Article written by Jannie Rossouw, Head: Sanlam Business Market
The world and South Africa are plagued by scandals of corruption and alleged wrongdoing in politics and business alike. We all have a recollection of the ENRON scandal in the nineties and, more recently and closer to home, the Gupta saga and the overnight challenges faced by Steinhoff. The latter two examples have not even being put to trial, but the collateral damage is done by tainted reputations and a share price demise.
These examples are known because they are exposed in the public domain. There are also many SME businesses and their owners who face the same wrath of the consumers and markets in which they operate that we never hear about.
The reality is that one wrongdoing can ruin it all.
What is ethical behaviour?
This is acting in ways consistent with what society and individuals typically think are good values.
Ethical behaviour tends to be good for business and involves demonstrating respect for key moral principles that include:
- Honesty – to speak and live according to the truth.
- Fairness – to treat all people reasonably and justly.
- Equality – to show no prejudice when dealing with people; for example, no stereotyping.
- Dignity – to treat people the same way you we would like to be treated – with respect.
- Diversity – to embrace the diversity of and in people.
- Individual rights – to acknowledge that every person has constitutional rights and that a business act, product, service or decision should not infringe on that.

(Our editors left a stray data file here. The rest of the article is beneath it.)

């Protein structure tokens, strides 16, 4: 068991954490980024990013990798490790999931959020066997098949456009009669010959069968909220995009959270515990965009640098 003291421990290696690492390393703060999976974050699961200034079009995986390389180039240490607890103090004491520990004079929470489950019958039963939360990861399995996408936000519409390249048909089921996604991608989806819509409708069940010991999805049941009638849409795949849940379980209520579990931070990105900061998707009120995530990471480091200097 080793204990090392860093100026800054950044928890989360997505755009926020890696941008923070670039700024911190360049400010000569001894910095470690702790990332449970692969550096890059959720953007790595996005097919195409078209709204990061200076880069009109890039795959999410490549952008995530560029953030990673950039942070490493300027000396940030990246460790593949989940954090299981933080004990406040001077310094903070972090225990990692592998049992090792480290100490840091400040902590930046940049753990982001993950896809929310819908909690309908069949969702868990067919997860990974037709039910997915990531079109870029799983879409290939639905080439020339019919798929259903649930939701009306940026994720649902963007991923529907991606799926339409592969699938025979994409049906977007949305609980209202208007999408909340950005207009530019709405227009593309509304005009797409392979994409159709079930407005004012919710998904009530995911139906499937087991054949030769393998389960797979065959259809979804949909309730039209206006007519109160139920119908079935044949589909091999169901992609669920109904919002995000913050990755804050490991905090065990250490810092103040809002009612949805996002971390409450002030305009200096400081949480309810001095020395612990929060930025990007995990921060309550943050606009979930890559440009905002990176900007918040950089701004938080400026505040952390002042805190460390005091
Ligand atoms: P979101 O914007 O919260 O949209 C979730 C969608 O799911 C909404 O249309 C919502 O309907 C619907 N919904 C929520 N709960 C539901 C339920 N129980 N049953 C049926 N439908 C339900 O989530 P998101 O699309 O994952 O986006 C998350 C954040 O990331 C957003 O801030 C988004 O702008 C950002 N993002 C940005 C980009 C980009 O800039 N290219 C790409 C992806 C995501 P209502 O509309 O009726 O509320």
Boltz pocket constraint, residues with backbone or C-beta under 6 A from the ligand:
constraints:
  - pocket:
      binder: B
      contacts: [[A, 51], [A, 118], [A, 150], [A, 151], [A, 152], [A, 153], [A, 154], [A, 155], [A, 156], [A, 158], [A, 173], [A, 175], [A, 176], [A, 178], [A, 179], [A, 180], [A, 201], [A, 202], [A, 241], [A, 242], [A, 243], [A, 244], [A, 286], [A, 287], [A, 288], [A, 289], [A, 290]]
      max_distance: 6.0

- Trustworthiness – let your “yes” be your “yes”.
- Excellence – to excel and always try to add more value than what is expected.
- Loyalty – to be faithful to your business partners/associates/employees and clients.
- Law abiding – to operate according to and within the parameters of the applicable rules, guideline and laws.
Source: Adjusted from Businessdirectory.com
The reality is that “ethical behaviour is doing what is morally right – when nobody is looking”.
Ethics applied in business
Firstly, it is important to understand that personal ethics and business ethics are one and the same thing. Unethical behaviour of an individual will surely lead into unethical business outcomes.
Here are some of the benefits if ethical behaviour is part of the people and business fabric:
- Good reputation
- Clear conscience
- Retaining good employees
- Positive work environment
- Avoidance of legal challenges
- Competitive edge
- A moral compass in difficult times
Ethical practices come to the front in things like:
- Negotiations – are we looking for a win-win outcome where all parties benefit?
- Taxes – do we comply with all the requirements of the taxman?
- Invoicing – do we bill for actual expenses and a reasonable mark-up or do we charge some clients more than others?
- Creditor payments – are we paying our creditors on time, or are we using them as a bank?
- Government regulations – are we operating within the ambit of all local authority regulations?
- Software piracy – do we have official licencing agreements in place to use proprietary software?
- Staff – are we paying our staff a market-related salary for their services and do we have formal employment contracts and job descriptions in place, with associated written and agreed-upon key performance measures?
- Business partners and associates – do we choose them to meet our ethical standards? If not, you might be setting yourself up for future challenges.
In his book, Ethics 101, John Maxwell (American author and leadership specialist) coins the “Golden Question” which I think is very relevant in applying ethics in our lives and business.
He asks, “How would I like to be treated in this situation?”
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Go to www.sanlamgameplan.co.za to download your free copy.